In attending different franchise exhibits, conferences and recruitment programs around the world, the word "relationship" is used or overused by many attempting to convince a potential candidate that their opportunity is the best option in the market. One might wonder if the meaning of the word is really understood as it applies to a venture in which one is about to embark.
It is sometimes difficult to hold back our enthusiasm when presenting our concept and that is good. After all, it would be difficult to sell an idea that one really doesn't feel a certain passion for or have a strong belief in the legitimacy of an offering. The problem is that more times than not, companies tend to over promise and under deliver. Some of the blame falls on the master franchisee candidate who usually has higher expectations of the level of support and lower ones of the requirements and rigors of the business he has just acquired.
Avoiding Fractured Relationships
On several occasions, this author has intervened to try and save a fractured relationship before lawyers became involved. In every single one of these instances, the two most common words utilized by the defense of the master franchisee, were support and relationship. These, along with the words communication and partnership, were also among the other overused words.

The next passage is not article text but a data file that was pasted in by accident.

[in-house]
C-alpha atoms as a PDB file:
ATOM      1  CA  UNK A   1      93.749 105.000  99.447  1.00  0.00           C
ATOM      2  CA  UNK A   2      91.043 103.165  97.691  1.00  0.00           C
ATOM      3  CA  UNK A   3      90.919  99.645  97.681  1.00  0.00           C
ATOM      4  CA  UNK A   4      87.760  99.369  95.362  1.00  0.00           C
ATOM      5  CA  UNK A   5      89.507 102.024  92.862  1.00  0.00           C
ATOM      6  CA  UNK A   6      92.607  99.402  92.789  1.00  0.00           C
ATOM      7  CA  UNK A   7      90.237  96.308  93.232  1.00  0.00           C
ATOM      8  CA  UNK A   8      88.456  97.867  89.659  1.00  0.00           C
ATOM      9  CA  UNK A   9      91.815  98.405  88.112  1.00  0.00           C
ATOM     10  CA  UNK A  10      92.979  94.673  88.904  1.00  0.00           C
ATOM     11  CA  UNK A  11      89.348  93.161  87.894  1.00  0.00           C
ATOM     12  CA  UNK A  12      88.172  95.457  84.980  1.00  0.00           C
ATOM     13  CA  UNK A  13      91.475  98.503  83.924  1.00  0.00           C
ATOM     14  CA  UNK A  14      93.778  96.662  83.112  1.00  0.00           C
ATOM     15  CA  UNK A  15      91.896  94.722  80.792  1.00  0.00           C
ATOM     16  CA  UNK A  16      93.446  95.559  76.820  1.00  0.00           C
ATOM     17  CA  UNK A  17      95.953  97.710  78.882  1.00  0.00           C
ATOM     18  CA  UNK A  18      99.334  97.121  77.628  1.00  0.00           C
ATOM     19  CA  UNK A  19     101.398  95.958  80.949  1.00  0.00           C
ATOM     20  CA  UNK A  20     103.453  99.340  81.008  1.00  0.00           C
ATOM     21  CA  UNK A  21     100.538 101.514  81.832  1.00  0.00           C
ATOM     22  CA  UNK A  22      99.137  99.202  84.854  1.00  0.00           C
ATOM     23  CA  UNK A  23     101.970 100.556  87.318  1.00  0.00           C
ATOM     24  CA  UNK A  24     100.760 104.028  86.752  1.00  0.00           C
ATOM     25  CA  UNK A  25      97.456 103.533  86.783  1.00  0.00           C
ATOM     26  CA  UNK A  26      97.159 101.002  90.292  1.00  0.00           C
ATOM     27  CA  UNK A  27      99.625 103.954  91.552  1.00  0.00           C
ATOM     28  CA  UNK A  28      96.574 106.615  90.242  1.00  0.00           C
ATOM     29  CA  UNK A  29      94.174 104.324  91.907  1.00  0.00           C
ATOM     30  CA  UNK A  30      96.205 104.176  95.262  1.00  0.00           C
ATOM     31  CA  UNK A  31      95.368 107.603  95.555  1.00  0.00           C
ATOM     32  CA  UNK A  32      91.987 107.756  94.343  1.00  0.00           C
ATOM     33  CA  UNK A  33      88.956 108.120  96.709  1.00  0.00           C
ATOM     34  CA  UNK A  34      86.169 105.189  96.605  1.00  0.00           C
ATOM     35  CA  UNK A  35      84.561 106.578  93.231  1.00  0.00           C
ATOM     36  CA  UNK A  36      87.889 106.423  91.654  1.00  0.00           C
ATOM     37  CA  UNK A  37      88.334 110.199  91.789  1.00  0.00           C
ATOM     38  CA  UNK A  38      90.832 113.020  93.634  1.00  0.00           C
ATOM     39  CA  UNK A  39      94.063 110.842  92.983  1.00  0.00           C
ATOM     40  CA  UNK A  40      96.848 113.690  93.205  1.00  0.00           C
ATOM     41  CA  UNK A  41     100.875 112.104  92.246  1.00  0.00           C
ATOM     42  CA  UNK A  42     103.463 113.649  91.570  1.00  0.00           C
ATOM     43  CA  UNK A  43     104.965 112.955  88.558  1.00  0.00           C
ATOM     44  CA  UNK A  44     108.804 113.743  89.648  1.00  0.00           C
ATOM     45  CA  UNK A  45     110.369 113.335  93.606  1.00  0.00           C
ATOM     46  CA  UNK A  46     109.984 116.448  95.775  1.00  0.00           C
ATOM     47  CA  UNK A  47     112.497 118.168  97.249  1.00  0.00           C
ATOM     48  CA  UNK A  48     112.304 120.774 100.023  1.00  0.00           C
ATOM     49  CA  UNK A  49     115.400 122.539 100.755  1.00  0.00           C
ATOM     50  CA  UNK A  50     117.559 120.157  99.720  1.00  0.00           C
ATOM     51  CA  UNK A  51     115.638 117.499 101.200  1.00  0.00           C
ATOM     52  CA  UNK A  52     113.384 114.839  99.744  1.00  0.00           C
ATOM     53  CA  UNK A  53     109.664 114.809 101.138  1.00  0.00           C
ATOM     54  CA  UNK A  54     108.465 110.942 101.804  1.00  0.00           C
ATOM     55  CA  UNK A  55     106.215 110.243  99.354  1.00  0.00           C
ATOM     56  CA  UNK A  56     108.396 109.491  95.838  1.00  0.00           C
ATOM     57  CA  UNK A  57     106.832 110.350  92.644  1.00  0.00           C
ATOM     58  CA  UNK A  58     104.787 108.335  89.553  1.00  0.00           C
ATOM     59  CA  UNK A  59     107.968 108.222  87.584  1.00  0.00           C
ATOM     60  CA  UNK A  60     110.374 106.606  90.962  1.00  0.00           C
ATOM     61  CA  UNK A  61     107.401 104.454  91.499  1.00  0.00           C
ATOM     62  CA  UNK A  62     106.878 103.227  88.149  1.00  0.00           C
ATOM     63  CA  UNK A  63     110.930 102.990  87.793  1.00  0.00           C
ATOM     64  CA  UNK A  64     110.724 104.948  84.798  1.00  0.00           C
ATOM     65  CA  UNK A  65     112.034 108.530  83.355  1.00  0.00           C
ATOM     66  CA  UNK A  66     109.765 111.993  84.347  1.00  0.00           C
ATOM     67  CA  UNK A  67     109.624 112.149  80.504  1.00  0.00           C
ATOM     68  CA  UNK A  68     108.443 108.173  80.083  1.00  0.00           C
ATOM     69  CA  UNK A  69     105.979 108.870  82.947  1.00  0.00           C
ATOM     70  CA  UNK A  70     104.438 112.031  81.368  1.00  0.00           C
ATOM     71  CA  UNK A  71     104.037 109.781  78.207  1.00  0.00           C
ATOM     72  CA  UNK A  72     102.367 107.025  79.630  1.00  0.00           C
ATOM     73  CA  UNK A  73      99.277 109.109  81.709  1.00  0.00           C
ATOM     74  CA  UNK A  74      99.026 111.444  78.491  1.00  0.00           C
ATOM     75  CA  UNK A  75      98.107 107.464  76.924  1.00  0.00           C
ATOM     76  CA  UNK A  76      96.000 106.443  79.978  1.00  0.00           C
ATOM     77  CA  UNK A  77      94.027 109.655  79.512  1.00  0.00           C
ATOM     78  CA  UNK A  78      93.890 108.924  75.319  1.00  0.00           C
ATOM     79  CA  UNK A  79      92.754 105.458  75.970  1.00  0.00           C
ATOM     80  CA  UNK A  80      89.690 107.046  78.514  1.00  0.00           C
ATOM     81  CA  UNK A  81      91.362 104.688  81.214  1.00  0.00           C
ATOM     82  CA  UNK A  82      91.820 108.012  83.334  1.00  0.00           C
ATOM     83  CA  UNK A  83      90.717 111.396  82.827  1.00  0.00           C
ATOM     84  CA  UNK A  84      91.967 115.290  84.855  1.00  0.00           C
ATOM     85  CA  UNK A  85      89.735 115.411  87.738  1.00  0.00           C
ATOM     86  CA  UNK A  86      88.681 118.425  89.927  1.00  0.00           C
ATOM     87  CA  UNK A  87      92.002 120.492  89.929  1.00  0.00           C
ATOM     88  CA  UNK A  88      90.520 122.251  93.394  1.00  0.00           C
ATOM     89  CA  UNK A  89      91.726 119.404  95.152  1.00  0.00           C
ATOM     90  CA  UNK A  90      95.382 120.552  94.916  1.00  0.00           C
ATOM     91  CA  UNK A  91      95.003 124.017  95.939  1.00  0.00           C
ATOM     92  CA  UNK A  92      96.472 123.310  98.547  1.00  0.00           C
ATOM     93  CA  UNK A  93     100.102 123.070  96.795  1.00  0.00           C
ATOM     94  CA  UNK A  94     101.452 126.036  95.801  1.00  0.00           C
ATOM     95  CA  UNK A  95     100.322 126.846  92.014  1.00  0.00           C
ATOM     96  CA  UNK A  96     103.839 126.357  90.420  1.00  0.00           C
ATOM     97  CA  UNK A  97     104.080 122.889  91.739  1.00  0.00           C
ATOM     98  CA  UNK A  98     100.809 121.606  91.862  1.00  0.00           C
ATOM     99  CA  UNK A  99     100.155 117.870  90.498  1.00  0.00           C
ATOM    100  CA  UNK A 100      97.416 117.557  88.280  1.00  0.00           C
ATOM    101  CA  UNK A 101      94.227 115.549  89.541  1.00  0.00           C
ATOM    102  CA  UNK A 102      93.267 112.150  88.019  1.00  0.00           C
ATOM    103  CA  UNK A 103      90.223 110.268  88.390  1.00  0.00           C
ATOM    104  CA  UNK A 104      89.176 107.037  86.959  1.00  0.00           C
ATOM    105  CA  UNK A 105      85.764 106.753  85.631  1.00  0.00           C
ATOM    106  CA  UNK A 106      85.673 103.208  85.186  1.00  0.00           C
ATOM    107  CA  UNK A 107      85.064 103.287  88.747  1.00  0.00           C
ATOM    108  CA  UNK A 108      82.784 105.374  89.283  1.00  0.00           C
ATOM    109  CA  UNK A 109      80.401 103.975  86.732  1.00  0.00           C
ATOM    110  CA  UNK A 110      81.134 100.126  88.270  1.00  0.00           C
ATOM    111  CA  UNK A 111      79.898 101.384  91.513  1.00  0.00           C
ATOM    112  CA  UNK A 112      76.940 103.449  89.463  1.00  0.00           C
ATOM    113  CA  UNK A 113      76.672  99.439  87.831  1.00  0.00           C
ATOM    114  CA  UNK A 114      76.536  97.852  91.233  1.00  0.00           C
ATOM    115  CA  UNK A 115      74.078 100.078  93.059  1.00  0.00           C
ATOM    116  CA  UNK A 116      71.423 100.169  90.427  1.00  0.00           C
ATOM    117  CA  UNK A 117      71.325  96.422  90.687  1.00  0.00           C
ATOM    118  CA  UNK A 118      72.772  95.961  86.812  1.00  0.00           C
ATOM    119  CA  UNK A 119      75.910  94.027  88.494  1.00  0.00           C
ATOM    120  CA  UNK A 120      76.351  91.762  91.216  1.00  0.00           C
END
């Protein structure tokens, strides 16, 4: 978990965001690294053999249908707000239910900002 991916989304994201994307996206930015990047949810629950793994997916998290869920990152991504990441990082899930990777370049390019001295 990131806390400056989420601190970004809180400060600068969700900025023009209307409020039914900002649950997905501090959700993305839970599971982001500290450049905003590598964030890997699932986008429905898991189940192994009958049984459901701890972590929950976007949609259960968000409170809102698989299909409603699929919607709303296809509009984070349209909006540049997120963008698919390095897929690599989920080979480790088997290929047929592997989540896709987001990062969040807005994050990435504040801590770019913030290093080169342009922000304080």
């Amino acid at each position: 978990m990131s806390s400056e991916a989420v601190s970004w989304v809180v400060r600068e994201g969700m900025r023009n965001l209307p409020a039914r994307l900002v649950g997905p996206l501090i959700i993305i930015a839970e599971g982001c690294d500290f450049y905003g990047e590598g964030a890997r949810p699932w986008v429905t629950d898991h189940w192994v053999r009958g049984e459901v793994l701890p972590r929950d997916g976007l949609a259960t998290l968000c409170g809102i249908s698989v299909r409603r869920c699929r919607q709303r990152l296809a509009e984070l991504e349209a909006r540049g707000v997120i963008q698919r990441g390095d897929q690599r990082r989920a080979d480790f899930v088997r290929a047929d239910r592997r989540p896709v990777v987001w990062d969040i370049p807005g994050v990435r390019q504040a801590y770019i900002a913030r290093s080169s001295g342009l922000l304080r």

Truthfully, there isn't a single instance where the franchisor's intentions were anything but honest; however, somewhere down the line, someone skips a step or two and the relationship heads down a slippery slope. The franchisor gets totally overwhelmed and bogged down with growing the brand. Opening in several countries at the same time without the proper planning and support structure will inevitably cause the franchisor to miss certain key elements of the relationship, including that personal touch.
The advancements in technology have been a godsend in assisting all of us in expanding further and faster than one could ever imagine. However, the ugly downside is that these great technological advancements have also made us busier in maintaining and enhancing the personal relationships that were originally forged when the company wasn't so big and first made the deal.
E-mail could never replace a handwritten note, voicemail cannot replace an actual phone conversation, and one must always remember the powerful impact of seeing one another and sharing a meal with each other's families. Additionally, there are challenges in dealing with...